"As you know, we devote considerable effort to correcting errors and disclosing ethical lapses."
--Bill Keller, NYT executive editor, February 18, 2010
Remember that supposed "investigation" into the plagiarism of now-resigned reporter Zachery Kouwe?
"The investigation is ongoing," NYT spokeswoman Diane McNulty told us at 9:51 a.m. on Monday, only 31 hours before Kouwe quit his job.
Well, it was nowhere near finished by Tuesday afternoon, when Kouwe resigned. But its results appear likely to be kept private by the NYT -- which, despite Keller's above statement to Marketwatch this morning, seems hell-bent on keeping what it knows about Kouwe's transgressions a secret from its readers.
Keller, and the NYT, have not answered any specific questions about Kouwe's plagiarism to date, beyond what appeared in its Monday Editors' Note. In a particularly bizarre effort to keep a lid on information, the NYT even went so far as to decline comment to one of its own reporters doing a story on Kouwe's resignation.
Yet only a few hours before Kouwe quit, The NYTPicker has learned, McNulty herself was gathering information for the investigation from a journalist who alleged that Kouwe -- along with NYT Dealbook editor Andrew Ross Sorkin -- had ignored the reporter's requests for credit on a scoop published by Kouwe on Dealbook.
The journalist had approached McNulty on Tuesday morning for help, after earlier efforts to reach Sorkin were unsuccessful -- and after Kouwe himself had denied any wrongdoing.
McNulty interviewed the reporter for 15 minutes on Tuesday morning, pressing for names of other NYT editors who had been approached about the allegations against Kouwe.
The NYT's chief spokeswoman asked for copies of email correspondence between the reporter and Kouwe, which she later told the reporter she had "passed along to the editors."
We have no problem with McNulty's reportorial aggressiveness on behalf of the NYT investigation. In fact, we're impressed with her determination to gather relevant information on Kouwe for her bosses.
What troubles us is that nothing has come of her efforts -- and that the NYT has apparently chosen to leave mutliple instances of Kouwe's plagiarism online, without acknowledgement, in the NYT archives.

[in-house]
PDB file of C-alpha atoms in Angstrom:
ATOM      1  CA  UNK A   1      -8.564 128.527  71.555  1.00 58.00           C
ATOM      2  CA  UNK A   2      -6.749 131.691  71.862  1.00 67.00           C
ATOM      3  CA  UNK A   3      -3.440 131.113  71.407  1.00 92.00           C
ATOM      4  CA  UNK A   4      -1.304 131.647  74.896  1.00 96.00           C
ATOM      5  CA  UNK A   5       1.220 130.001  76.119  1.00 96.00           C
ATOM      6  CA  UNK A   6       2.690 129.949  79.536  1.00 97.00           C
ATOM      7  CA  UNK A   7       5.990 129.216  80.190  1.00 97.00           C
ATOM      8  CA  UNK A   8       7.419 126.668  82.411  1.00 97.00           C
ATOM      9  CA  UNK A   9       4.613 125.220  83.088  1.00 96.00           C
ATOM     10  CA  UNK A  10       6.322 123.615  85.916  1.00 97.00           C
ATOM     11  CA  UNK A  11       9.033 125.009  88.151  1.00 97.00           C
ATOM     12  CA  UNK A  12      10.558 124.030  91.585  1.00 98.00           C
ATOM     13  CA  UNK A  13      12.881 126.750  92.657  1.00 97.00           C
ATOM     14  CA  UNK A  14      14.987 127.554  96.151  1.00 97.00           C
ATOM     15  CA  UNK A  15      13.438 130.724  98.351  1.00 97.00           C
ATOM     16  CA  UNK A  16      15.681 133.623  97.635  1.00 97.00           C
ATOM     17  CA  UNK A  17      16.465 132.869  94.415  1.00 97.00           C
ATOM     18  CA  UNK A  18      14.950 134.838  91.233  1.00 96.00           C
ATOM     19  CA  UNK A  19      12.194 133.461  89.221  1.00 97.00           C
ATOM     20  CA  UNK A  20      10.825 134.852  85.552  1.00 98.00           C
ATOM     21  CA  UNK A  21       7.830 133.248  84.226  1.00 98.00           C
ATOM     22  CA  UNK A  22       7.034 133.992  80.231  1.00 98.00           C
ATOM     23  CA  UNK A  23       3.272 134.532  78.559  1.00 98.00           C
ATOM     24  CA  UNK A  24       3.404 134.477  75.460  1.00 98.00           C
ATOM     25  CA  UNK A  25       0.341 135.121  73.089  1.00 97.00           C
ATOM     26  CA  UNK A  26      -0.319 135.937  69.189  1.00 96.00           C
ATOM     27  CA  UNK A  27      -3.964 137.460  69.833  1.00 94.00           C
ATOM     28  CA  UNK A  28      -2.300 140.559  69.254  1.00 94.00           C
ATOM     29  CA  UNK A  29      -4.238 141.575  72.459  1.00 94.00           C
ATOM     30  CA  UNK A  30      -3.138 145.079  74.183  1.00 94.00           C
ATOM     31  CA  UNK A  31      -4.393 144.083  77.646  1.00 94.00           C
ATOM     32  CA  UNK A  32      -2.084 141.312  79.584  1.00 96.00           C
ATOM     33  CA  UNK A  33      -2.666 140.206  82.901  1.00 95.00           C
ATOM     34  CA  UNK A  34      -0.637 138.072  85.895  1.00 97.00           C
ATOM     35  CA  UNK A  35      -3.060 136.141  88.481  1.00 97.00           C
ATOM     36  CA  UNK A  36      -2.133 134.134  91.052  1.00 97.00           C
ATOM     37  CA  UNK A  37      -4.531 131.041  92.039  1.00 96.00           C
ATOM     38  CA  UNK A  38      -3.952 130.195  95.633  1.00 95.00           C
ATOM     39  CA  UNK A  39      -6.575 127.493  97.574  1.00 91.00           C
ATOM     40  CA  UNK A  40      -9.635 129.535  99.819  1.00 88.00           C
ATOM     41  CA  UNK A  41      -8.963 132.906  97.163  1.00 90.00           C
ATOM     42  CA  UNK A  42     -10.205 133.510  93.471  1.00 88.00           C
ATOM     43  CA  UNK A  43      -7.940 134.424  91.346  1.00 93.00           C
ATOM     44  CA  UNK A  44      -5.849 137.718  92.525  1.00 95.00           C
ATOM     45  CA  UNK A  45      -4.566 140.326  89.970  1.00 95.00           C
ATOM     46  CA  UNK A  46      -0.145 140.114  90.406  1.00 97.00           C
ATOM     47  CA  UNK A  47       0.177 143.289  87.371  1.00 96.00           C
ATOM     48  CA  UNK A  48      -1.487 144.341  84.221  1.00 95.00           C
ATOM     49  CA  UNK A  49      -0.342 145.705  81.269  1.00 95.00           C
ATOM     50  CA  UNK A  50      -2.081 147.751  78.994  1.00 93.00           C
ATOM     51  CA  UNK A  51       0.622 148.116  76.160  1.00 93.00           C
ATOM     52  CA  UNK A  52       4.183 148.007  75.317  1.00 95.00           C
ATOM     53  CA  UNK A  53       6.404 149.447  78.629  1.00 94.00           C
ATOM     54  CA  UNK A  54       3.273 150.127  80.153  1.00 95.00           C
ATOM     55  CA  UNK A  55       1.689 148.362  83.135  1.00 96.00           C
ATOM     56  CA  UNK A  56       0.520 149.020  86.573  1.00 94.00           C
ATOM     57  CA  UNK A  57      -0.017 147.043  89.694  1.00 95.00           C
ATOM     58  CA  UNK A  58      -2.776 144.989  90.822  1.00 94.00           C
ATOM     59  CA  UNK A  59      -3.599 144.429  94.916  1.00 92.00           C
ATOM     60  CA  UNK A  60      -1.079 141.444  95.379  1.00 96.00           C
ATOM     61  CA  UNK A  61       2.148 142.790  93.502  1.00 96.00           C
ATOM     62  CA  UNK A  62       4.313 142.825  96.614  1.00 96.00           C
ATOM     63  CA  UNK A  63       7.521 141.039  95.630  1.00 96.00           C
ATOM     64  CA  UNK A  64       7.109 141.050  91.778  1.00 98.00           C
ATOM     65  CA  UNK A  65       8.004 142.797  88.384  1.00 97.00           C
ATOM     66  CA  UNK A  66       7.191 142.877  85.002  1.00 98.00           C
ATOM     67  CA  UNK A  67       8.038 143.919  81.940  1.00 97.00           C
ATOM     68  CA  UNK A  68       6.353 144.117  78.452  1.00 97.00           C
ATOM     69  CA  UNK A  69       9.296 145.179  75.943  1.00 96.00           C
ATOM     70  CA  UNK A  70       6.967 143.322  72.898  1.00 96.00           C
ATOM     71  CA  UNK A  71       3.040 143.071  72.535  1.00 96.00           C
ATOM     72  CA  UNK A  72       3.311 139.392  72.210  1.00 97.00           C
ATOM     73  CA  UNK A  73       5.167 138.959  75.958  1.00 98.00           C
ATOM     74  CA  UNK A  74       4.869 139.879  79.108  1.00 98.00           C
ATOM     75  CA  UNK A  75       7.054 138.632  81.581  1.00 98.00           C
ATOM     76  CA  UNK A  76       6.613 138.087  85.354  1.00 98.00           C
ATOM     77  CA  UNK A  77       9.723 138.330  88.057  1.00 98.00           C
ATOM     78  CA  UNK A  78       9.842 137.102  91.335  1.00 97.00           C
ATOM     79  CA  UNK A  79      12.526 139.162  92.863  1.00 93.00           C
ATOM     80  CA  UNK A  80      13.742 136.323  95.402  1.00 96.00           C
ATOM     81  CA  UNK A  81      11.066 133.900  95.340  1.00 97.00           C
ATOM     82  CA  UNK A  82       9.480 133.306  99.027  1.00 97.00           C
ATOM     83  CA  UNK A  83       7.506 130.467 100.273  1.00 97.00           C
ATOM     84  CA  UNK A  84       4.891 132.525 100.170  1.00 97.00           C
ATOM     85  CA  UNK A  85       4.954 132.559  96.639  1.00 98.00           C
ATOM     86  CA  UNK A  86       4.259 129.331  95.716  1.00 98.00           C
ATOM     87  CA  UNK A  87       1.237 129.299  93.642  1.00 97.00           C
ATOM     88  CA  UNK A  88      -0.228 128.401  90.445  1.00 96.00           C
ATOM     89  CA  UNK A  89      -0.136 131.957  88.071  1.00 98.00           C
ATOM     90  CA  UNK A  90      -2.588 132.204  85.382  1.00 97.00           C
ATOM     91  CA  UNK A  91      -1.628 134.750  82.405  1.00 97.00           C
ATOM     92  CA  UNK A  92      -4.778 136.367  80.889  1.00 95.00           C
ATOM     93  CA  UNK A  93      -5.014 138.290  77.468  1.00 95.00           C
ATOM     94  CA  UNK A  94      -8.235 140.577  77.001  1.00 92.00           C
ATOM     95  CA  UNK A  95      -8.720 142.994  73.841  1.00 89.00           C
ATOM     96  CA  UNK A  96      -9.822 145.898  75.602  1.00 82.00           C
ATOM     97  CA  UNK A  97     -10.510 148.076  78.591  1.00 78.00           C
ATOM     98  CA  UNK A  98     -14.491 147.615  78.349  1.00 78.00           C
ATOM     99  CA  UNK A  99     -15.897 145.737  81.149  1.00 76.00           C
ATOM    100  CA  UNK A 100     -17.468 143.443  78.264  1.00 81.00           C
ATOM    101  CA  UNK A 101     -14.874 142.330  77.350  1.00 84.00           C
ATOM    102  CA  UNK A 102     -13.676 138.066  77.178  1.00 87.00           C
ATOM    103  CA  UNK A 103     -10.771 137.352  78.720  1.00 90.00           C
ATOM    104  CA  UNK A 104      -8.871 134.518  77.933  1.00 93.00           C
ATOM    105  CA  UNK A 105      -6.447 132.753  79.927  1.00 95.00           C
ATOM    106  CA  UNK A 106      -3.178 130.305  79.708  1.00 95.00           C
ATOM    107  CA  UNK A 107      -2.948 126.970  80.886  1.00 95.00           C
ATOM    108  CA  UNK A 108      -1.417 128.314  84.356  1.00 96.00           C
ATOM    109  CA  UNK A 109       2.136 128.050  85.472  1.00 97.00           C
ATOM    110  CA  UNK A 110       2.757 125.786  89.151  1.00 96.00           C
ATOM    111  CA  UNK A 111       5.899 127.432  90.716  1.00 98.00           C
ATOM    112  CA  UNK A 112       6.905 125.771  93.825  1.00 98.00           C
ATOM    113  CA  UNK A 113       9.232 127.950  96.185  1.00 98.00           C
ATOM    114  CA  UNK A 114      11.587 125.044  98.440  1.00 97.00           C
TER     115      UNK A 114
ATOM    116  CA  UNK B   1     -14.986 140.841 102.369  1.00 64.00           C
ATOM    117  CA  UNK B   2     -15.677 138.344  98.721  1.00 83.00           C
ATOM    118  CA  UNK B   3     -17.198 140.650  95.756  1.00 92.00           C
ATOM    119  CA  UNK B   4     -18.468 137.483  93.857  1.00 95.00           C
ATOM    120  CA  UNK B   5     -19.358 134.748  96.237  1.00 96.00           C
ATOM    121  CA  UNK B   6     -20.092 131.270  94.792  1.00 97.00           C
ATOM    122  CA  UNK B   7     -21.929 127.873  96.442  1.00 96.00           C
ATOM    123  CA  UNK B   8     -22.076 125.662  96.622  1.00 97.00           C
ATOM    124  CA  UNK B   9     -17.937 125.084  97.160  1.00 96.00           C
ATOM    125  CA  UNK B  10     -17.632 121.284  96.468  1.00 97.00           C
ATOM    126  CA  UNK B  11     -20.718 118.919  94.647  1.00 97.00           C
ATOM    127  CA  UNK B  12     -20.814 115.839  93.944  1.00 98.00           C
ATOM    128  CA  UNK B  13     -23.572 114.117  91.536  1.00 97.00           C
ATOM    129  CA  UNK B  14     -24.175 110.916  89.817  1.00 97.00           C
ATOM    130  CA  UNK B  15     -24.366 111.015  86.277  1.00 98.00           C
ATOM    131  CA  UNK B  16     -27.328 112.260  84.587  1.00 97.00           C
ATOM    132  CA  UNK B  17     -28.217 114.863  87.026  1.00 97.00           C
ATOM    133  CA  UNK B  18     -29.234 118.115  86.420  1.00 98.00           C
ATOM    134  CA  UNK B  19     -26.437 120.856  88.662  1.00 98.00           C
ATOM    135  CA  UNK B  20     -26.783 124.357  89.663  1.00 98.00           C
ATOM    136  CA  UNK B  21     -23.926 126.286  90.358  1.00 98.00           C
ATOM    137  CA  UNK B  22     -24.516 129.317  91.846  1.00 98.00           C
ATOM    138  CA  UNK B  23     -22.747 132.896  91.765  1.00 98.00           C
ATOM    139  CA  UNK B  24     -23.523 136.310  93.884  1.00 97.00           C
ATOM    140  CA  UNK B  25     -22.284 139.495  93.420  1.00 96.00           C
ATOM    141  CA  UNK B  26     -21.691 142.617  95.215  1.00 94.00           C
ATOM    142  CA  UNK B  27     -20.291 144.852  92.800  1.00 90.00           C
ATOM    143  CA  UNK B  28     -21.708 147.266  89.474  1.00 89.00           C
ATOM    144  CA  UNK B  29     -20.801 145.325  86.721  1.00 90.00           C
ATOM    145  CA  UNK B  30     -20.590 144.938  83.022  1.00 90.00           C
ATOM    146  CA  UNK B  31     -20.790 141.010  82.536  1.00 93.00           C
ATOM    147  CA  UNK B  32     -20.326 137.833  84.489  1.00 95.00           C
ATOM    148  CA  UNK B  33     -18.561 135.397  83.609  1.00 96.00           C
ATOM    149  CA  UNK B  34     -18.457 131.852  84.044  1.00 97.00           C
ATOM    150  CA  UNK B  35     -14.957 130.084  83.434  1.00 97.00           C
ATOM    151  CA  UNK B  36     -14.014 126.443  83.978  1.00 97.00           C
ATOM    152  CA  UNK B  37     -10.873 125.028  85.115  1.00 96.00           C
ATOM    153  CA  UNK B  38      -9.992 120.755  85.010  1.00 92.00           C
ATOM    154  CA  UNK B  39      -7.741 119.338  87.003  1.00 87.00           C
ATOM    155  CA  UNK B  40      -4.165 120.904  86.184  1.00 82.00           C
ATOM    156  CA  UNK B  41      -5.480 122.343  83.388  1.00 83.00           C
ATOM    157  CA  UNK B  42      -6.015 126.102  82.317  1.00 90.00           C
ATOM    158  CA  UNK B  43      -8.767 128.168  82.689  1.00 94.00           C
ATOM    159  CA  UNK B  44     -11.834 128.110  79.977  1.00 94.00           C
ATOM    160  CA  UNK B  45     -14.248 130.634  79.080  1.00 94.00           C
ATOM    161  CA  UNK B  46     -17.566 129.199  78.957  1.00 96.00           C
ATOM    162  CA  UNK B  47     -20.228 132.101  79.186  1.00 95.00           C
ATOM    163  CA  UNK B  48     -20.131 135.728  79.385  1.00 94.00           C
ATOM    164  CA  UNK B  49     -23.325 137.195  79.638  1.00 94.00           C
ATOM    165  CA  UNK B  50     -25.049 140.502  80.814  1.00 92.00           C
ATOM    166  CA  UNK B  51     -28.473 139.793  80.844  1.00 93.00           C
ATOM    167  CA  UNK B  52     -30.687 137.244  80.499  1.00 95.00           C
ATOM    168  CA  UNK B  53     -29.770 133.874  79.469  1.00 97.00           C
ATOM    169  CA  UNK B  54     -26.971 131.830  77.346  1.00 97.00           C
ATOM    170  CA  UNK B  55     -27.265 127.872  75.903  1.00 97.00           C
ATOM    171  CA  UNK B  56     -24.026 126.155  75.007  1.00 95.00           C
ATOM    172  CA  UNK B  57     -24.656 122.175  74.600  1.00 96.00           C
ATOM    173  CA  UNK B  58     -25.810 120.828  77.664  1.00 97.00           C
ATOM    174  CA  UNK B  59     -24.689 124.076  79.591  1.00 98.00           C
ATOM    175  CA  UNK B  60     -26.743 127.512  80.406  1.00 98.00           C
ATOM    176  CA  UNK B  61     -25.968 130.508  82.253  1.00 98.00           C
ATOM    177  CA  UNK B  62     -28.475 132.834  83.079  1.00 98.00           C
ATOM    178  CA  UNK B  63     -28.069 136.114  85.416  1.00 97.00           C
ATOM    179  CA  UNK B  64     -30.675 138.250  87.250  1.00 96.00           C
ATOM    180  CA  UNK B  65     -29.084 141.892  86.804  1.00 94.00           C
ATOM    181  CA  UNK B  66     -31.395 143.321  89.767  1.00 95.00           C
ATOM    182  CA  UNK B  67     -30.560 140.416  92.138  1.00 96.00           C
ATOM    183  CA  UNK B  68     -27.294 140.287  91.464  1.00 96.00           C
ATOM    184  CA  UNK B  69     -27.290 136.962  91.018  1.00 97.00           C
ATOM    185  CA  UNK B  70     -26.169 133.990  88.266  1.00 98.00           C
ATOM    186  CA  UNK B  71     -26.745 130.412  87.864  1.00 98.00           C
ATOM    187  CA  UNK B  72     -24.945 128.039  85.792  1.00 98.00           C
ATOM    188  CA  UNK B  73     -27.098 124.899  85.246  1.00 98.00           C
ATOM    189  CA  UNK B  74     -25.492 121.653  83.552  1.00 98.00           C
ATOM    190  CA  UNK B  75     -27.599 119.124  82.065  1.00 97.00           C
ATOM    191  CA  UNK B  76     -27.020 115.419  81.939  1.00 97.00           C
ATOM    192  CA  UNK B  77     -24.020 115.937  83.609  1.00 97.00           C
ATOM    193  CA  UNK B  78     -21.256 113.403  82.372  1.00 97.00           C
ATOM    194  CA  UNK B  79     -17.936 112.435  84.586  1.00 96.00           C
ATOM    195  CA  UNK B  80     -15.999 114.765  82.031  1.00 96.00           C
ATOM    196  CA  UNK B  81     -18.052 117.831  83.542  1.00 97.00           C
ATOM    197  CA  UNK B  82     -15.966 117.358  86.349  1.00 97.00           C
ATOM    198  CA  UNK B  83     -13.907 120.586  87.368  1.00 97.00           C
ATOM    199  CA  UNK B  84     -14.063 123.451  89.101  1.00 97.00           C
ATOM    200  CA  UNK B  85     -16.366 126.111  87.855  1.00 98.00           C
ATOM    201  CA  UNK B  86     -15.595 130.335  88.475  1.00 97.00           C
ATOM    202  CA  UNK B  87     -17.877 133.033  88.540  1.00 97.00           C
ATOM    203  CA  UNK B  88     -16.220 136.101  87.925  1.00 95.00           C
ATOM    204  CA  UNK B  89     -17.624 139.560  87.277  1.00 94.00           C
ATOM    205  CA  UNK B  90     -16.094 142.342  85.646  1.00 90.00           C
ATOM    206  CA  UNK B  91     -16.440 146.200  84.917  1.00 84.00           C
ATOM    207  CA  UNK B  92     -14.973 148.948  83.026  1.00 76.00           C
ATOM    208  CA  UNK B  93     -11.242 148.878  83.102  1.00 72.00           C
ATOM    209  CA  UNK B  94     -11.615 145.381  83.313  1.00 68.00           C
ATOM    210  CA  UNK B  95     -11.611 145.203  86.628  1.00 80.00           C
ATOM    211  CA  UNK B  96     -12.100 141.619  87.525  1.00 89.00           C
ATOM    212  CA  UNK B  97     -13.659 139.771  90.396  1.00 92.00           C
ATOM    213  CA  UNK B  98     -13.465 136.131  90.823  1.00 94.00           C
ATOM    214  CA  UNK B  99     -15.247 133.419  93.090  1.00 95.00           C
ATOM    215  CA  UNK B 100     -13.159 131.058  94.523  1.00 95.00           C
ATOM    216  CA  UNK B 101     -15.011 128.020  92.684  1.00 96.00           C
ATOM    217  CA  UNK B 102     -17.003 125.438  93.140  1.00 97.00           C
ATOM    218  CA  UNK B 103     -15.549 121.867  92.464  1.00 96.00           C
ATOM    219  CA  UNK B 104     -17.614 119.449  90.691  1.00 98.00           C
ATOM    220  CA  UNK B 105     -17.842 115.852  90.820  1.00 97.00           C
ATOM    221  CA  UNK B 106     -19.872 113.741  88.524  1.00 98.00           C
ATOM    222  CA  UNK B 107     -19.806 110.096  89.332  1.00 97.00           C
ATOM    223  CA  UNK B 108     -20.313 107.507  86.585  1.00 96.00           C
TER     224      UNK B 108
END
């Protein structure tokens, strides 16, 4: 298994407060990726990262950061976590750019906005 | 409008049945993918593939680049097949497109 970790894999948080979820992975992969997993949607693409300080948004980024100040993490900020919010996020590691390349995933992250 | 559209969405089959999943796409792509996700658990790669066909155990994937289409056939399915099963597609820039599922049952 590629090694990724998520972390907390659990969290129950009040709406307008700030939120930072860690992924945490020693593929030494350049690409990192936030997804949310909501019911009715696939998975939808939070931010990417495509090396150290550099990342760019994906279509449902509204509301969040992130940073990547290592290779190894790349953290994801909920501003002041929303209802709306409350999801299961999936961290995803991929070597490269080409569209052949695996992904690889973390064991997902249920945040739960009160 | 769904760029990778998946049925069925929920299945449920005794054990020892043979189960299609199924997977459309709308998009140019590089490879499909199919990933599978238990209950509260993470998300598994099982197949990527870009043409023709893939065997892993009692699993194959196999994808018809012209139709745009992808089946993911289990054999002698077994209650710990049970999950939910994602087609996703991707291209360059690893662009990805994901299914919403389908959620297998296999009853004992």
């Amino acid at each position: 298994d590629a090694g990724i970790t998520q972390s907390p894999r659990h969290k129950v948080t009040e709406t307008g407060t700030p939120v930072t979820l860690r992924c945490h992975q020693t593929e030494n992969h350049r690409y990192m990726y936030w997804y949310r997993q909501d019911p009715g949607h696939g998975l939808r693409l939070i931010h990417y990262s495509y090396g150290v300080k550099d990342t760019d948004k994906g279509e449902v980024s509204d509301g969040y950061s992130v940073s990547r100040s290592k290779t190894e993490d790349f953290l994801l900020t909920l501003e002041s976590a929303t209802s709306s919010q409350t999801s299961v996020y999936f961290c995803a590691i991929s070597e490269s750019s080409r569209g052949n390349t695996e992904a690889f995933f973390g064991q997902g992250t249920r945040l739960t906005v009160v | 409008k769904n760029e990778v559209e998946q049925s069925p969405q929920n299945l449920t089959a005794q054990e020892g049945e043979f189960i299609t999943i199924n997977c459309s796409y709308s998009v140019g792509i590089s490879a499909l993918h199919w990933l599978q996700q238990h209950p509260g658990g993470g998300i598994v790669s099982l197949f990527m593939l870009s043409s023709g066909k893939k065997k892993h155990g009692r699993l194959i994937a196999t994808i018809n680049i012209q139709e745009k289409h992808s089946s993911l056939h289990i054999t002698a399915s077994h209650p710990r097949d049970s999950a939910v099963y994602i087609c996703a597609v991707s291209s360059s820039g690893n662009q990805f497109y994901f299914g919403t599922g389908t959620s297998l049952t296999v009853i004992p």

This seemingly lax approach to Kouwe's repeated acts of plagiarism contrasts sharply with the highly public and aggressive way in which the NYT addressed ethics allegations against reporter Jayson Blair in the spring of 2004.
After Blair resigned from the NYT in disgrace over charges of plagiarism and fabrication -- before any serious investigation into his work had begun -- NYT brass ordered up a detailed study of Blair's work for the NYT. The team of seven star reporters, including Pulitzer winners David Barstow and Dan Barry, combed through every word Blair had written, for evidence of other misdeeds.
The result was a stunning 7,102-word, page-one unraveling of every deception in Blair's record. It represented a high-water mark of transparency for the NYT -- one that, ironically, contributed to the eventual dismissal of the editors who assigned it, Howell Raines and Gerald Boyd.
A similarly candid approach doesn't seem to be in the works with the Zachery Kouwe story. The NYT's full public comment on the Kouwe case, issued by McNulty, is that "we don't discuss personnel issues." Even the NYT's sketchy story on Kouwe's resignation attributed the news to "two people briefed on the matter," who "spoke on the condition of anonymity."
No information has been given to NYT readers about the nature or extent of Kouwe's plagiarism, above and beyond the 248-word Editors' Note that appeared in Monday's paper.
That note cited only one specific instance of plagiarism, from the WSJ, although it mentioned "a number of business articles in The Times over the past year" and in "posts on the DealBook blog" in which Kouwe "appears to have" plagiarized other stories.
But to date, the NYT has appended its Editors' Note about Kouwe to only one story in the NYT archive -- the February 6 story with passages apparently lifted from a WSJ piece the previous day.
In other words, the NYT appears to be allowing numerous instances of plagiarized work to remain in the NYT record, without any notation of the material's original source -- justifying its silence on the ground that Kouwe's ethical violations are a "personnel matter."
Keller has made brief public comments on the Kouwe matter -- but none yet to his own newspaper, or to his newspaper's readers.
On Tuesday, Keller sent a brief email to John Koblin, the media reporter of the New York Observer, a weekly paper with a circulation of under 50,000 -- in other words, unread by the vast majority of NYT subscribers and readers.
“We have a zero tolerance policy for unethical journalism,” Keller told Koblin, without mentioning Kouwe by name. “Plagiarism is unethical journalism.”
But until the NYT comes clean about the full extent of Kouwe's plagiarism and misdeeds -- and publicly acknowledges every plagiarized word and scoop that appeared under his byline in the NYT -- then it is tacitly tolerating the ethical violations.
To regain the respect and trust of its readership, the NYT needs to resume and complete its investigation into Kouwe, and then properly credit all plagiarized work to the rightful owners.